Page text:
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Previous Meetings -- May 2008




May 2008

Beth Wenger

Author and Katz Chair in American Jewish History,

University of Pennsylvania


Photo Courtesy of Jack L. Weinstein


The Jewish Americans: Three Centuries of Jewish Voices in America


Most JGSGP members have seen the PBS Documentary The Jewish Americans, which was aired in January 2008. Our speaker, Beth Wenger wrote the companion book, The Jewish Americans: Three Centuries of Jewish Voices in America, and was an advisor to the producers of the documentary.


Beth started her narrative talking about 23 Jews, who arrived in New Amsterdam in 1654 to find no established Jewish community. These people, like most Jews came from places where the Jewish community controlled life. These 23 Jews built a community and a culture with no restrictions imposed.


Beth wrote this book to accompany the film and wrote it to be different. It is a compendium of Jewish voices over three centuries written in a first person narrative by important Jews in all walks of life, their descendants, or scholars versed in their life stories.


Life for Jews started with the founding fathers, where the Constitutional Convention promised equal rights to everyone and the ability to practice religion in freedom. Jews had political equality, although in some States it took a while. A Jew could be President of the United States, but, in some States, could not be elected to any office.


Jewish dietary laws were an issue. In the larger communities like Philadelphia, it was easy. However, outside these larger communities, keeping the Sabbath and a kosher home was difficult. In 1800, there were about 2,500 Jews in America, mainly in five port cities including Philadelphia. The largest of those communities was Charleston, South Carolina.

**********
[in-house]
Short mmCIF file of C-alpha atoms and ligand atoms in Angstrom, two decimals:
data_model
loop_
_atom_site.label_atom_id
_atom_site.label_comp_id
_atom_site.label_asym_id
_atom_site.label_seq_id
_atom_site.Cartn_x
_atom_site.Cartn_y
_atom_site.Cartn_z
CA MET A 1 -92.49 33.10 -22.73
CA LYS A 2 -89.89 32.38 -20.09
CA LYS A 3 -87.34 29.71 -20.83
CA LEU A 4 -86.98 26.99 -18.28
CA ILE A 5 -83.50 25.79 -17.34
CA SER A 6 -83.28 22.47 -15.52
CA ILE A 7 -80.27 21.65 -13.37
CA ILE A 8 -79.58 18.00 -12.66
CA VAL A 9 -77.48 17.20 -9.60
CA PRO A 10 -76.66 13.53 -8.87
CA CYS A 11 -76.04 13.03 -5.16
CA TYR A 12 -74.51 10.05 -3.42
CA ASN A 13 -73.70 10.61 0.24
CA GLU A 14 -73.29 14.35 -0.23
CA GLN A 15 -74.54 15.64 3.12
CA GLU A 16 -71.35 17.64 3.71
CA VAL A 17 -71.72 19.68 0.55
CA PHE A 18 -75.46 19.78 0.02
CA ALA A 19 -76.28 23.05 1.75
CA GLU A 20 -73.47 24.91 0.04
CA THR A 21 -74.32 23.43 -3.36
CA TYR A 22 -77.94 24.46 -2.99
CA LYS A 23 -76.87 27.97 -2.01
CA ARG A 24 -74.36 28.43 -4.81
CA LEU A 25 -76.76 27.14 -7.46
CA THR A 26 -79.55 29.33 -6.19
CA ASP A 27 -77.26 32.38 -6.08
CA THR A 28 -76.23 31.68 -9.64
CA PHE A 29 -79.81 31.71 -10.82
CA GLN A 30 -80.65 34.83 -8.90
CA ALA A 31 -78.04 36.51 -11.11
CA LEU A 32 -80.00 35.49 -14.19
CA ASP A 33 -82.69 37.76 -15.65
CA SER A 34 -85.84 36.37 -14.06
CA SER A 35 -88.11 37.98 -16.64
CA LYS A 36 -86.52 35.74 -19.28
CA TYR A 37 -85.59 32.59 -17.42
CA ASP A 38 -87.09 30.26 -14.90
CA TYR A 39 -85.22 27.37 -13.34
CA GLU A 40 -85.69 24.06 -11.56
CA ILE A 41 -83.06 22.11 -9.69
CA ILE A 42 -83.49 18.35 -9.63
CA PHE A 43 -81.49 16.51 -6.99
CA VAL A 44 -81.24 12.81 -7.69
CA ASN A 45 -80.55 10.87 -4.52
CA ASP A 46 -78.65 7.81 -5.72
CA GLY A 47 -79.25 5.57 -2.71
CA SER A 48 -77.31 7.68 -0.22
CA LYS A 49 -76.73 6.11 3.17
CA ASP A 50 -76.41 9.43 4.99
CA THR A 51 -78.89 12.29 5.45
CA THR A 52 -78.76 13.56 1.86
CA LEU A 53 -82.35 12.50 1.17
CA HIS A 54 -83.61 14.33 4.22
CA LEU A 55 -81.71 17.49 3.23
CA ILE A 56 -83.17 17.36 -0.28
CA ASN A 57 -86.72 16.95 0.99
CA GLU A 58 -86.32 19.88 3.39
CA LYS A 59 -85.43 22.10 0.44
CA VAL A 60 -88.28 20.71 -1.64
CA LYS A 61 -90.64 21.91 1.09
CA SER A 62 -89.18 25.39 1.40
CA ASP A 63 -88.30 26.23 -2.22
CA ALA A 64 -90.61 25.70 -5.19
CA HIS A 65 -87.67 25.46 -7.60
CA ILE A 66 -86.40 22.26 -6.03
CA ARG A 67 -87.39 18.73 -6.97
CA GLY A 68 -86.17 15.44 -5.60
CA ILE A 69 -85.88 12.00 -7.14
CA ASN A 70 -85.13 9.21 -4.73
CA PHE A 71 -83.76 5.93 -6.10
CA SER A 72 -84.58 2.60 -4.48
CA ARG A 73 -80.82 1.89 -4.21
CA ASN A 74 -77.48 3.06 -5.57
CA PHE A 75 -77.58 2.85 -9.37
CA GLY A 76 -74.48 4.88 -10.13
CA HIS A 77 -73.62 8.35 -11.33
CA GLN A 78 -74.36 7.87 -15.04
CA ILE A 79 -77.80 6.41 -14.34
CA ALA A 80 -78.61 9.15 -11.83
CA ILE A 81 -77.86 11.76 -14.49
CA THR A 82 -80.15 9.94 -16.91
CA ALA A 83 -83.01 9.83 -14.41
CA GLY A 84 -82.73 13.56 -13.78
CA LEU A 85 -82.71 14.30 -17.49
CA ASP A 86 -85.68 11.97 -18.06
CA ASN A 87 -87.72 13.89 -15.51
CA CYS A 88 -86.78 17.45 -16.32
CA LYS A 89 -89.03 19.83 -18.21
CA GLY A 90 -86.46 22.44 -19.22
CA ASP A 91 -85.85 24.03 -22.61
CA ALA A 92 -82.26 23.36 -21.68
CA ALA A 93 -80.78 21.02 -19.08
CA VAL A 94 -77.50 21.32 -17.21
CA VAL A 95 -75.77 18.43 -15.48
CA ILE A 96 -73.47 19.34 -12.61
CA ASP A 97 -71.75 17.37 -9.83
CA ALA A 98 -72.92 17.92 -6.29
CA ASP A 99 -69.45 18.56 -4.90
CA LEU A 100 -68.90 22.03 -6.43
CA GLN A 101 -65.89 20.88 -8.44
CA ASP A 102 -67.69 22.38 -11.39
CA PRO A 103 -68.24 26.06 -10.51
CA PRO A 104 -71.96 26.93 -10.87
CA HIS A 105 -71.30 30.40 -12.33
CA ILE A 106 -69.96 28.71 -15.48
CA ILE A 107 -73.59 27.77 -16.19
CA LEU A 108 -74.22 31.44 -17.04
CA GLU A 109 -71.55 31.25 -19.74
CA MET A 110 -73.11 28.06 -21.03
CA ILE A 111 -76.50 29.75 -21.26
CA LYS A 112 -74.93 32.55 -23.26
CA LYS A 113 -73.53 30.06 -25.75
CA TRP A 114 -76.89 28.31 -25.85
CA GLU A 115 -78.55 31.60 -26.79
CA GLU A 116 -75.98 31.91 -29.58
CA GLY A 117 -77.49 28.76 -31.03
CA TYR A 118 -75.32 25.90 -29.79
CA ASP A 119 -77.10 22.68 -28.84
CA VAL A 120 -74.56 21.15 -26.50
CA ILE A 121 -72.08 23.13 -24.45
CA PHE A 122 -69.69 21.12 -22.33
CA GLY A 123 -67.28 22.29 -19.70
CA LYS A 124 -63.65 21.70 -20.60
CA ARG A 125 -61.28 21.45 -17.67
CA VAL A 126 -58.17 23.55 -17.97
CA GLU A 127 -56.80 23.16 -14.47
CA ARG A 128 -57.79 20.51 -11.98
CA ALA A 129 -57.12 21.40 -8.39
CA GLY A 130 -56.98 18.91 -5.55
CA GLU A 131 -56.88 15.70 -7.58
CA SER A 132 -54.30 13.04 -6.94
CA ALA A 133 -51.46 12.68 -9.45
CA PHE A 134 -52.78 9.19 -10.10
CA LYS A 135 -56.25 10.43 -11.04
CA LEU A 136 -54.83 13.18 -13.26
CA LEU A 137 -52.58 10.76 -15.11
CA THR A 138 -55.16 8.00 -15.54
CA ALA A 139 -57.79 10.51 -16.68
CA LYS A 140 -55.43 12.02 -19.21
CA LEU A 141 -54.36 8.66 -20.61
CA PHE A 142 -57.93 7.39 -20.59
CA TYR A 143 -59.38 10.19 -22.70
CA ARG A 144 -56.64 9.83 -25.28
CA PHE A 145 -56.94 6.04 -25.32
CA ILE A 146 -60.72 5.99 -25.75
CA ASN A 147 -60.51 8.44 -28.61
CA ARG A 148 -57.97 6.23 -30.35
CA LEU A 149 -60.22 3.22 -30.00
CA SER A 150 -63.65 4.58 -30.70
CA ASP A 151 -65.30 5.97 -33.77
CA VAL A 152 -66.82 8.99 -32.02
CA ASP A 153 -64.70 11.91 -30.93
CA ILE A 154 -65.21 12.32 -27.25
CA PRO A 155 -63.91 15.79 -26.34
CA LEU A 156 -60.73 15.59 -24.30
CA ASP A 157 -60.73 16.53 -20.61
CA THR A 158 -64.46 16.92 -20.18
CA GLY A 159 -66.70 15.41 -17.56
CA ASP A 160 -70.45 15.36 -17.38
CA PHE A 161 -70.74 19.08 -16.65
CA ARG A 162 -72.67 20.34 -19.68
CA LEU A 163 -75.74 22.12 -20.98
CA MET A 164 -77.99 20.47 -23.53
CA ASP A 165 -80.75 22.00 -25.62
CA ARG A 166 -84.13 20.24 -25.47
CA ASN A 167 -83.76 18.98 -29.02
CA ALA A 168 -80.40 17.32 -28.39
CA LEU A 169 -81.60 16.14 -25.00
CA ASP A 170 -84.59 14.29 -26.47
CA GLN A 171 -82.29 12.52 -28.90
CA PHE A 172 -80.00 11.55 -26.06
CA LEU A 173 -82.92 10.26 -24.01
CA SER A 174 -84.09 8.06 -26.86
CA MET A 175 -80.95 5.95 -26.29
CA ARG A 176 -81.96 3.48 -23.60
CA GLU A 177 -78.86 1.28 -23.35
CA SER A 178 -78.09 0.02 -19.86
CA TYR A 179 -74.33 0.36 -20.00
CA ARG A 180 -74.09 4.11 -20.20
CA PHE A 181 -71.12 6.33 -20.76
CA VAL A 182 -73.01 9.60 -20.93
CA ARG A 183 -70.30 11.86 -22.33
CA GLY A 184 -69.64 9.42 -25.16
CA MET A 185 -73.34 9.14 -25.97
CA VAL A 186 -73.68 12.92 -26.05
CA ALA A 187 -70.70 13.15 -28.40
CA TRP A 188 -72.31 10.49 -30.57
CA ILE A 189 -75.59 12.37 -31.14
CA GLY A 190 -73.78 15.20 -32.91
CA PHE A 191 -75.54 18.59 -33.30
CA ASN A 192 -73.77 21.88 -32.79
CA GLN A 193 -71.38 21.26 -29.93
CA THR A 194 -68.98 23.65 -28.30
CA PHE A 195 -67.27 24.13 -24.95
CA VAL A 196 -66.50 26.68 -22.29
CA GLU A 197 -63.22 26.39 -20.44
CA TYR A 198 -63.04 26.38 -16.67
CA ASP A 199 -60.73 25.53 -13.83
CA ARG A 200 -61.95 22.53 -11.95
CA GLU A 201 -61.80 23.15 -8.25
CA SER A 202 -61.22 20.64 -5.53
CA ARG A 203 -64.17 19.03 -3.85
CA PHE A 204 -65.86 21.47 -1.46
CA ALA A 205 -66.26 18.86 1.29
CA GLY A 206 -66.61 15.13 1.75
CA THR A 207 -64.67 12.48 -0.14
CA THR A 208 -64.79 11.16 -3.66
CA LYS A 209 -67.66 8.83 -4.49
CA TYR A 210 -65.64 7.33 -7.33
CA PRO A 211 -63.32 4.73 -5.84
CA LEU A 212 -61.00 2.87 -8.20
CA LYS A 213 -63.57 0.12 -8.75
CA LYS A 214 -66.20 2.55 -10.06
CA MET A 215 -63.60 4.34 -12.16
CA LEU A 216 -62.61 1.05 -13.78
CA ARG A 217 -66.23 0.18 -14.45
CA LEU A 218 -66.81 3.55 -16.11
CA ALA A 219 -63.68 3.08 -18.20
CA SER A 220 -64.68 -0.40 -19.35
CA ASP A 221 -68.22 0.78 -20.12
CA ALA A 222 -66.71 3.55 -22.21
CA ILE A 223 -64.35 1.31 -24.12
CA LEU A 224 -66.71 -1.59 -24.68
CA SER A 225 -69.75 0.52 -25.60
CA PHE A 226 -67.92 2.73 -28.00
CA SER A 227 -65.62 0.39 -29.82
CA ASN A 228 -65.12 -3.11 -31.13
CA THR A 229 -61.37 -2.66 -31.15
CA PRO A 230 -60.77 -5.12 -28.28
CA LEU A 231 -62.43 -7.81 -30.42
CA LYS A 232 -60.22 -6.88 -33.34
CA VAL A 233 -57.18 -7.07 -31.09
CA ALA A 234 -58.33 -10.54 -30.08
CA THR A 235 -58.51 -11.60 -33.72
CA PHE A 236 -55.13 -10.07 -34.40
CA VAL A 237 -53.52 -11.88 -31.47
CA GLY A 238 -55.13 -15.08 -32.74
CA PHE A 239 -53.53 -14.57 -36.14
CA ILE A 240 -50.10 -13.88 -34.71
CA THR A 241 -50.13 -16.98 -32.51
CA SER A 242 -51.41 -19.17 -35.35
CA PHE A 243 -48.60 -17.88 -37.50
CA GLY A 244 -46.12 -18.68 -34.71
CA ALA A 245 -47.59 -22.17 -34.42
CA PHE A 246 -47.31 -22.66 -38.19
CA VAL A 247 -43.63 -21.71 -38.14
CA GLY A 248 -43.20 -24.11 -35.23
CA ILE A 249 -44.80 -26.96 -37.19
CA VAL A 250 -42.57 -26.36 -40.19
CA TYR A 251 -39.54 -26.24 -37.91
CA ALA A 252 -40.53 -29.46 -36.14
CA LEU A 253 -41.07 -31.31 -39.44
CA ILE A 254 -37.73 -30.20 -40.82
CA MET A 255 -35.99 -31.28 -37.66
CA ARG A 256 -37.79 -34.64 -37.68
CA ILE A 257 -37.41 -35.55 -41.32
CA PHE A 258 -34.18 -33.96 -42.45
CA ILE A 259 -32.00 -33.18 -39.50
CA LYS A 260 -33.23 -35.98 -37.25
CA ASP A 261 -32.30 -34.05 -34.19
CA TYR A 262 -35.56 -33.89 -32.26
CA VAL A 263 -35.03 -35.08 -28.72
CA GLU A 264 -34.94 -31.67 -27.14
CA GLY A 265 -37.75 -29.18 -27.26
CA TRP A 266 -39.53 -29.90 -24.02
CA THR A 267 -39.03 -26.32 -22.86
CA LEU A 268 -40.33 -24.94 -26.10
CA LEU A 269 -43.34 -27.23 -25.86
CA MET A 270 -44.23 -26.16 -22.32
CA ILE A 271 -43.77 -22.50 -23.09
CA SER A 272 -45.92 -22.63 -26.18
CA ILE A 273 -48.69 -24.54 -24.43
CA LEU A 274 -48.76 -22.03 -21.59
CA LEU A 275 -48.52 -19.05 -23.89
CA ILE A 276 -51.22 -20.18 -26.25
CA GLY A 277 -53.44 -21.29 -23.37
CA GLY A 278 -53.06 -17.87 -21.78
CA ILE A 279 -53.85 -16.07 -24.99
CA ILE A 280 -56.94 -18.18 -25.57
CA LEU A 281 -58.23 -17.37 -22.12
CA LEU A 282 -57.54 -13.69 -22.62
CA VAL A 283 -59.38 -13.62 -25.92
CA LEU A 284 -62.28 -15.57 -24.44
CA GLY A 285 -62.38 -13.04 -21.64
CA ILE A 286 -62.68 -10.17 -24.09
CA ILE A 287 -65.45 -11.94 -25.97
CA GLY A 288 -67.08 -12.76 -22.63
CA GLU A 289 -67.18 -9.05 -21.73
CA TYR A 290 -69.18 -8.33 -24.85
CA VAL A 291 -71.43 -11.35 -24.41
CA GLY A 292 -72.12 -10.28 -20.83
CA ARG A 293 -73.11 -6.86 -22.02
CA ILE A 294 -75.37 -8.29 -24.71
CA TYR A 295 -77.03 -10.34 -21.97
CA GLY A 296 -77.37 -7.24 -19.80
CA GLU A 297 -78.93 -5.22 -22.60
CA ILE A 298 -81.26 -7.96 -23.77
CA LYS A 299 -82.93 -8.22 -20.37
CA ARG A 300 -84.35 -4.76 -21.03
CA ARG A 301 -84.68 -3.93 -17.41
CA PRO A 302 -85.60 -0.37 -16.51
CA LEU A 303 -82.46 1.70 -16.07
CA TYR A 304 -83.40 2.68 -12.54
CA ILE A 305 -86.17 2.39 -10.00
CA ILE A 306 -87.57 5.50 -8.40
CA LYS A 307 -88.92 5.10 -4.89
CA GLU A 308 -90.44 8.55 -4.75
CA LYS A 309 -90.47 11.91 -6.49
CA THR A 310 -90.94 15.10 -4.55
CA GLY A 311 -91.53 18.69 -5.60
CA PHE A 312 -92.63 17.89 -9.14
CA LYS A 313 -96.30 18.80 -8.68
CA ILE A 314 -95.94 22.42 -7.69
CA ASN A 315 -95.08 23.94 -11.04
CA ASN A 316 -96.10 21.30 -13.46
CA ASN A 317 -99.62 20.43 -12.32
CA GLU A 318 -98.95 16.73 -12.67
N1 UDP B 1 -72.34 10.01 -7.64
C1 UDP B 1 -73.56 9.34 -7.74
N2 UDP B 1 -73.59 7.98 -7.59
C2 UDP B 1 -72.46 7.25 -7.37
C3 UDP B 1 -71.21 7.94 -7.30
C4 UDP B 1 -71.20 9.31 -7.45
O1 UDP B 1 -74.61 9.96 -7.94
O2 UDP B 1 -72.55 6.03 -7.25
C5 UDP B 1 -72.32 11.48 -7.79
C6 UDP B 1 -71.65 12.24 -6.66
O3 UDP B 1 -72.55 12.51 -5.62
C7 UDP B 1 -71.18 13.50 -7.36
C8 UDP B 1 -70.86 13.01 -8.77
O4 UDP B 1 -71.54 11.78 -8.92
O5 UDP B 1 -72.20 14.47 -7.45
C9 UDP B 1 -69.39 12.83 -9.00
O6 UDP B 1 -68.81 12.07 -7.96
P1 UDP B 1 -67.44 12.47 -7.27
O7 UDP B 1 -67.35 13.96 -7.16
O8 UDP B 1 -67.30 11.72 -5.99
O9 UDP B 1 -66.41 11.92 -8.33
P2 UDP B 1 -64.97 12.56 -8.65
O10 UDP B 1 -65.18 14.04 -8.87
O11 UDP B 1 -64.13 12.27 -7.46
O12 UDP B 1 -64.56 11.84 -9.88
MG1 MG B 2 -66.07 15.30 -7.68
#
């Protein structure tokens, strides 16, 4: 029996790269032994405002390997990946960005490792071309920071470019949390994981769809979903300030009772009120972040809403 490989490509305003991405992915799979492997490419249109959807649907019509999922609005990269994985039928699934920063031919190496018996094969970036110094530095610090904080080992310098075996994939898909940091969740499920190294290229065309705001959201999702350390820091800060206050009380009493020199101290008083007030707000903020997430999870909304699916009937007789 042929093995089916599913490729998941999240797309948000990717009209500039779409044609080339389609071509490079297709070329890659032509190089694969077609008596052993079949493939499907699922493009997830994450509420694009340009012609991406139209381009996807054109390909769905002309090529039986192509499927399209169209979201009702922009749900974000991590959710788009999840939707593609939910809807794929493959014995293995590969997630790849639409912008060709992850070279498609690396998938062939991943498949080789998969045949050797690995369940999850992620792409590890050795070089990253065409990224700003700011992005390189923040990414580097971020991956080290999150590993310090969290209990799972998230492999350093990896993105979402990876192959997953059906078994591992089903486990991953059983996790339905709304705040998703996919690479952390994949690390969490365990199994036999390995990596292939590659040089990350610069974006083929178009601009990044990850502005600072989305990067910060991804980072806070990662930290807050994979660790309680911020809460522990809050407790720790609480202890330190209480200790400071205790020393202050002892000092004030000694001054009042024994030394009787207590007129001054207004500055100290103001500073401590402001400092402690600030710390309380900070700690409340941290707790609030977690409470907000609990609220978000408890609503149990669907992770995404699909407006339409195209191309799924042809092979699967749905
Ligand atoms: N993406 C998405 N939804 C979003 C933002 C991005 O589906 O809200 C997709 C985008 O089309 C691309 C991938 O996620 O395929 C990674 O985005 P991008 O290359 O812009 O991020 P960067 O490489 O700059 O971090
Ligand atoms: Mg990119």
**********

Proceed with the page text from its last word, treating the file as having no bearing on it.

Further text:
By 1850, the immigration of Jews from central Europe (mainly the German states) increased Jewish population to 200,000. This immigration changed the geography of the Jews – they spread throughout the country and many were young unmarried men. Their economic niche was as peddlers. Levi Strauss came from Bavaria in 1847 and made his way to San Francisco in 1850.


The book tells the story of Anna Solomon, a 19th century frontier woman who operated a successful store and hotel in an Arizona town that would eventually be named for her family.


The Civil War found Jews fighting Jews, where slavery was the main issue. There were Jews on both sides of this issue. After the pain of the Civil War, life did return to normalcy and by 1880 the Jewish community was stable, well established, and with many entrenched Jewish institutions.


In the period between 1880 and 1920, 2.5 million eastern European Jews immigrated to the US – this was about 25% of all the Jews in the world. In 1880, 3% of world Jewry lived in the US. By 1920, that number was 25%. Although there were many Pogroms in Russia during this period of immigration, the major reason for immigration was the deteriorating economies in eastern Europe and the economic opportunities in the US.


Established Jewish institutions such as HIAS and the National Council of Jewish Women were instrumental in accommodating this large influx of Jews, who could not speak English.


The 1890s saw a backlash against Jewish immigration with anti-Semitism on the rise. This period up through the 1920s also saw the rise of certain Jewish institutions such as Landsmanschaften, the Yiddish press, Jewish Union activism, amongst others. By 1924, when mass immigration ended with restrictive immigration laws, Jewish institutions were well established and over the next 20 years, Jews became secure economically.


In spite of more anti-Semitism – quotas on enrollment at the best Universities, workplace bias, Henry Ford, Father Coughlin, etc. – Jews were very successful. When excluded, Jews set up their own law firms, hospitals, country clubs, etc. Personalities like Hank Greenberg in baseball and Gertrude Berg as Molly Goldberg on Televison helped define Jews positively.


Beth Wenger’s book and the DVD of the PBS Documentary are available for purchase. See http://www.pbs.org/jewishamericans/about/purchase.html. Much more information is available at the PBS website at http://www.pbs.org/jewishamericans/.



Beth Wenger's book, "The Jewish Americans: Three Centuries of Jewish Voices in America" was reviewed by Robert Leiter, Literary Editor in the Jewish Exponent.


Read the Review: Click HERE



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